On December 13, 2010, Richard Holbrooke, one of America’s most accomplished yet most undiplomatic of diplomats, died. His death was caused by a tear in his aorta, a cardiac event that occurred during a December 10 meeting with his boss, Hillary Clinton, at the State Department. Though he underwent two operations, one of which went on for more than 20 hours, he succumbed to the disorder three days later, at age 69.
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Holbrooke had an unusually rich career: As a public servant, he helped the U.S. government contend with some of its most vexing international political challenges, and as a private individual, he had several high-profile forays into business, journalism and humanitarian work. His manifold accomplishments came at a price. Colleagues and adversaries alike found him abrasive, to put it modestly, and his domineering personality may have cost him the opportunity to hold the one job he wanted most but never attained – secretary of state.
Envoy in Saigon
Richard Charles Albert Holbrooke was born in Manhattan on April 24, 1941. His father, Dan Holbrooke, was a physician, and his mother, the former Trudi Moos, a ceramicist. Both parents were European-born Jew
s: Dan, whose family name was originally “Goldbrajch,” had come to the U.S. from Warsaw in 1939. Trudi, a native of Hamburg, emigrated with her family to Buenos Aires in 1933, and from there to the U.S.
The family was religiously non-observant, although Trudi told a journalist late in life that she had taken her son to Quaker meetings as a child.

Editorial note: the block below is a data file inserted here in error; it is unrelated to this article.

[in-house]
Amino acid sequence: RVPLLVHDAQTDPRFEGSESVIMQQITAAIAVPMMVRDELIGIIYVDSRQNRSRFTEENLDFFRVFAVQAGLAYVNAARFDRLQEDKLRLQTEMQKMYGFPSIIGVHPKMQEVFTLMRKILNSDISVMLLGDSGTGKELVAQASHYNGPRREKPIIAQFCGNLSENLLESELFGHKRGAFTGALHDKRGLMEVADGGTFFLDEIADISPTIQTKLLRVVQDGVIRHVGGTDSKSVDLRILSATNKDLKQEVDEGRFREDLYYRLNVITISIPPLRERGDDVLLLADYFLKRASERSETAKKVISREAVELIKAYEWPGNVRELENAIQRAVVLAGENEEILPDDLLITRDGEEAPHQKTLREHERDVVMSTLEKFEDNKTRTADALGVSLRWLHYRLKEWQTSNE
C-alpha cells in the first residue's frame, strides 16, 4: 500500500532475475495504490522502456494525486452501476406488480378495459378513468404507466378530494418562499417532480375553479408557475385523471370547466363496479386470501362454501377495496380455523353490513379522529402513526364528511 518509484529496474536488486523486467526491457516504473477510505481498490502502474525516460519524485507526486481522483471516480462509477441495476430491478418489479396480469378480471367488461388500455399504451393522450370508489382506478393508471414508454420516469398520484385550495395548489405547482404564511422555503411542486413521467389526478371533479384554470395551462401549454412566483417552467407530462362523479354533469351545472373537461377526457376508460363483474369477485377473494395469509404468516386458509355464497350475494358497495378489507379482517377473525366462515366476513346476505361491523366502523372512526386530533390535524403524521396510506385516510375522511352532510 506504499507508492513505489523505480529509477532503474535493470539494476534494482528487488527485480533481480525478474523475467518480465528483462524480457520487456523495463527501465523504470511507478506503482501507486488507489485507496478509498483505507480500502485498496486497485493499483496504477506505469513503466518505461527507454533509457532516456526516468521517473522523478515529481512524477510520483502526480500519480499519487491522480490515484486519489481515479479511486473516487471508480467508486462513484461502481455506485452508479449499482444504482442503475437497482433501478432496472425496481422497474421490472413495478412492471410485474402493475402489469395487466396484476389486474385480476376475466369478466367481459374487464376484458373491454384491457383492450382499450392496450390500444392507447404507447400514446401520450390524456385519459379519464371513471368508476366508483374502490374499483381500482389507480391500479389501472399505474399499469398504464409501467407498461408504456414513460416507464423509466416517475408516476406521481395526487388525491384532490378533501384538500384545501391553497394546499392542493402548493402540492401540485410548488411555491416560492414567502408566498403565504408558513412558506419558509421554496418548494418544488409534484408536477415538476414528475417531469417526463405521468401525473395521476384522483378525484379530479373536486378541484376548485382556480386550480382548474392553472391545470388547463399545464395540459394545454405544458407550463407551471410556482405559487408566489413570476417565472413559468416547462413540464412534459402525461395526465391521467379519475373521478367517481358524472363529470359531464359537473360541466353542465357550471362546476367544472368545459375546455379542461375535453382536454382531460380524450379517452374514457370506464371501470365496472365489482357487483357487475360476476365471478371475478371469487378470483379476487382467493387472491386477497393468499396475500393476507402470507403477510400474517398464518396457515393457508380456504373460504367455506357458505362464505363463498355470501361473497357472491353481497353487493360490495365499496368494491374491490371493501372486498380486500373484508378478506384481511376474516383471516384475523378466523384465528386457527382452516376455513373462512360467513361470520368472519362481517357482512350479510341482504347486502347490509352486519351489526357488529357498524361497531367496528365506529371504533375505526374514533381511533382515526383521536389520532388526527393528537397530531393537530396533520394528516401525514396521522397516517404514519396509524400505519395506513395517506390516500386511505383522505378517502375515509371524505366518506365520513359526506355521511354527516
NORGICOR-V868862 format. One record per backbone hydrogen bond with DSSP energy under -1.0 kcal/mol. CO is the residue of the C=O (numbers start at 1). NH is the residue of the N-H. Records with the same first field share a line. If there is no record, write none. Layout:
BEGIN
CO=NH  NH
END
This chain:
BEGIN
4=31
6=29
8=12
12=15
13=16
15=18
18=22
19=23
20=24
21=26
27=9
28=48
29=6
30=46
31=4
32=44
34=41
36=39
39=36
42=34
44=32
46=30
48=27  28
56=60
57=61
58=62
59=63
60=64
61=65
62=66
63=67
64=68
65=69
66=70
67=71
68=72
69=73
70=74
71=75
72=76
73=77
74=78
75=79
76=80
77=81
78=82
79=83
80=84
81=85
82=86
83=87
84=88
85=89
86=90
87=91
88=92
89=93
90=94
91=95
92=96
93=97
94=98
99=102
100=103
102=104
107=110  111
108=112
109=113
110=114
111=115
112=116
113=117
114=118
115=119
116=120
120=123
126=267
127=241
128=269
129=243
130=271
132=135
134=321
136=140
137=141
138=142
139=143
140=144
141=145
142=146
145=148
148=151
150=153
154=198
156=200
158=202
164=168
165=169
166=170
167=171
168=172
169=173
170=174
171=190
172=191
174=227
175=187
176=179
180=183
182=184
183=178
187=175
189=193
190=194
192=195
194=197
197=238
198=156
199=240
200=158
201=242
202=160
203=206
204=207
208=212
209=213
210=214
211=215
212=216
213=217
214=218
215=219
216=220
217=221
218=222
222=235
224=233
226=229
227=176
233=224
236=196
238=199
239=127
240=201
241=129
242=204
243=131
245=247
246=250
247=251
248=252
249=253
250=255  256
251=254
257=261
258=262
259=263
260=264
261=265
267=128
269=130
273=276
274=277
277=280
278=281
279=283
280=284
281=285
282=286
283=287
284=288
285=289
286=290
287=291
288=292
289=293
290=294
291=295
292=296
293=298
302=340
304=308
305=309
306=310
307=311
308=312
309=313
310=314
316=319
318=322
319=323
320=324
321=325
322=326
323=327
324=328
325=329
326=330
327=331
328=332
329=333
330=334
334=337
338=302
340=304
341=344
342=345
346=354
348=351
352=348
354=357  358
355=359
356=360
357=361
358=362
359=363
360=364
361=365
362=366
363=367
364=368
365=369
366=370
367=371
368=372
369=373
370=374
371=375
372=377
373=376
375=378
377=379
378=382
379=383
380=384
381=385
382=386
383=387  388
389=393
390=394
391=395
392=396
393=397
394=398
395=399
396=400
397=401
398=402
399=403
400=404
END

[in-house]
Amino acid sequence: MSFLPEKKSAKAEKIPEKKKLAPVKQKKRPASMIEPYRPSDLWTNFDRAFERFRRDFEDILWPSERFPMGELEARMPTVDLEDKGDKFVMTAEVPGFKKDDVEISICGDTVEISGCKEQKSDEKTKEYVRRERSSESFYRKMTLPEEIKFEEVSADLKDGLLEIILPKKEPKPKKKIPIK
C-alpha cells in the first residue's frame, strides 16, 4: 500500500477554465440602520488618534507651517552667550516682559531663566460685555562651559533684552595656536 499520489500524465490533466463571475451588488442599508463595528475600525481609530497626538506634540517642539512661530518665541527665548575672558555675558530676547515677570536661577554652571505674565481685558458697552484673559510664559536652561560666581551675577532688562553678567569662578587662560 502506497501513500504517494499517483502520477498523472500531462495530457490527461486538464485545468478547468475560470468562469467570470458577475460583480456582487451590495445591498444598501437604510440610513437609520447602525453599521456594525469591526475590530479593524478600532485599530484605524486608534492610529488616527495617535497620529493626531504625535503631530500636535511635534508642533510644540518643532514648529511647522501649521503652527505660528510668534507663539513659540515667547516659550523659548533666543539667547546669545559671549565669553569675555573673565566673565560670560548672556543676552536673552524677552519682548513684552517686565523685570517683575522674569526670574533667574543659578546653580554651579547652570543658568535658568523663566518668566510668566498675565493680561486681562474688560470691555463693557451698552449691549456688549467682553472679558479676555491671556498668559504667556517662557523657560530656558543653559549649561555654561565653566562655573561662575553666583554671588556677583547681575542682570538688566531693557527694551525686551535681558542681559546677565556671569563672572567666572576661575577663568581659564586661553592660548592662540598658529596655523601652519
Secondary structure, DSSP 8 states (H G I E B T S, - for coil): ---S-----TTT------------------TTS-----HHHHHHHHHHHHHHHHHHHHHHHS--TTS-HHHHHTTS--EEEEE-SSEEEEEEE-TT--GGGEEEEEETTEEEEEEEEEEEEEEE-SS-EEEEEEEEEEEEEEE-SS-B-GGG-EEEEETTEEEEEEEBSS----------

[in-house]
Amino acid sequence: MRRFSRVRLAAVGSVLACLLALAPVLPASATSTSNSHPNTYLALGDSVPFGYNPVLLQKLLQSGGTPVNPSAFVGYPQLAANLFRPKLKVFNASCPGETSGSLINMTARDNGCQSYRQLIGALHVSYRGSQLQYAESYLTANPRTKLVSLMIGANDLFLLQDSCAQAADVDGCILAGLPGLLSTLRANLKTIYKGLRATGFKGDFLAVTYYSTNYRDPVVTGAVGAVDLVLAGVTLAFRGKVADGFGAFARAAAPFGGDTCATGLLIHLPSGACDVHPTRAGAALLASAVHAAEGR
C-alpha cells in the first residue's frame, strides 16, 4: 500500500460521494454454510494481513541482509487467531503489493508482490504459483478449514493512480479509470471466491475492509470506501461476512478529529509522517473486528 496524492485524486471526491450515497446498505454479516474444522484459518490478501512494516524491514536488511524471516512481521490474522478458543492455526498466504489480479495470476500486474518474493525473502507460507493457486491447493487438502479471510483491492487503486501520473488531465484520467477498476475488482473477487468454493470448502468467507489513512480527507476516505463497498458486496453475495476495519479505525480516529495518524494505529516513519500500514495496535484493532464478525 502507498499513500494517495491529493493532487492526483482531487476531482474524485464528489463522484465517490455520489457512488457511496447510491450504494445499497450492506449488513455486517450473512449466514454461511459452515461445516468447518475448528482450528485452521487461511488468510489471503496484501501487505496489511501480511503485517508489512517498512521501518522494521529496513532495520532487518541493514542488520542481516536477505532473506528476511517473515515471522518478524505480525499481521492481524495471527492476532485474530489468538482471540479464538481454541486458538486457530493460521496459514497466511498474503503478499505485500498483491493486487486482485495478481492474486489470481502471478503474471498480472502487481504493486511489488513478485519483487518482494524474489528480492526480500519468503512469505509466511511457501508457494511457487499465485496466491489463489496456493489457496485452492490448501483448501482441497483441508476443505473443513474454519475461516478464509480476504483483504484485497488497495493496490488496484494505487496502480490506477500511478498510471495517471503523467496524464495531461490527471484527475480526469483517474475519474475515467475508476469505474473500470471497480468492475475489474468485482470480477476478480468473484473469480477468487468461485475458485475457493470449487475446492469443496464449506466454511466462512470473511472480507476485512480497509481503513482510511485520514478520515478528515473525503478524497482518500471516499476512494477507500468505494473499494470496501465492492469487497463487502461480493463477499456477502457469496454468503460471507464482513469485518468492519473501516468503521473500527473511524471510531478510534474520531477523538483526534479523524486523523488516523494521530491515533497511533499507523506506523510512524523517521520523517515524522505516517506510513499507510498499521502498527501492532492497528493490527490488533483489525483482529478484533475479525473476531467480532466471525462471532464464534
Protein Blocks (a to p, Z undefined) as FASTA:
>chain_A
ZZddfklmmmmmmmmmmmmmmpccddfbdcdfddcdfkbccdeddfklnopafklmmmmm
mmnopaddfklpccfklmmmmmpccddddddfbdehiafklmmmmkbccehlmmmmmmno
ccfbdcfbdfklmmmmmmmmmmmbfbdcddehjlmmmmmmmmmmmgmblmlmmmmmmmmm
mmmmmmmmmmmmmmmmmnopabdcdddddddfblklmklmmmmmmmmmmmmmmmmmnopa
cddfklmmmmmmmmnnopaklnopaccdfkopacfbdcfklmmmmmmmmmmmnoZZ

Dick grew up in the tony New York suburb of Scarsdale, where his father practiced medicine until his untimely death from cancer in 1957. He attended Brown University, where he was editor of the student newspaper, the Daily Herald. During several summers in Paris, he worked as a stringer for the New York Times. When the Times turned him down for a job after graduation, in 1962, however, he joined the U.S. foreign service.
Holbrooke’s first seven years in government were taken up with Vietnam, first as a civilian employee with the Agency for International Development, working on assistance programs for the South, then at the U.S. Embassy in Saigon, as an aide to several ambassadors, and finally back in Washington, on a working team in the Lyndon Johnson White House, to which he was appointed at age 24. He also participated in early peace talks in Paris, in 1968-69.
Holbrooke’s government service was generally with Democratic administrations. He did serve with the Peace Corps in 1970-72, when Richard Nixon was president, but that was as the program head in Morocco. He then spent four years as managing editor of Foreign Policy magazine, before returning to government under Jimmy Carter, whom he had advised on foreign relations during the former Georgia governor’s run for president, in 1976.
Space doesn’t permit even a mention of all of Holbrooke’s major jobs or accomplishments. He was the only person to serve as assistant secretary of state for two different regions: East Asia and the Pacific, in 1977-81 (under Carter) and Europe and Canada, in 1994-96 (under Bill Clinton). He was U.S. ambassador to Germany, in 1992, during which time he was involved in the expansion of NATO, and to the United Nations, in 1999-2001, when he renegotiated and then paid off America’s $800 million debt to the organization.
He also was key in Israel’s status at the UN being upgraded to membership in the Western European and Others regional group.
Probably Holbrooke’s greatest accomplishment was convening negotiators from Serbia, Croatia and Bosnia-Herzegovina at the Wright-Patterson Air Base, outside Dayton, Ohio, in 1995, to bring the cruel civil war in Bosnia to an end. Later efforts to strike deals in a divided Cyprus, and in the Kosovo enclave in Serbia, were less successful, and Holbrooke’s final position, as U.S. special representative tasked with bringing stability to Afghanistan and Pakistan, under President Obama, was perhaps a mission impossible. Even as he was being received at George Washington University Hospital, after suffering the aortic tear, he told a surgeon, who urged him to calm down, that he was too worried about Pakistan and Afghanistan to be able to relax.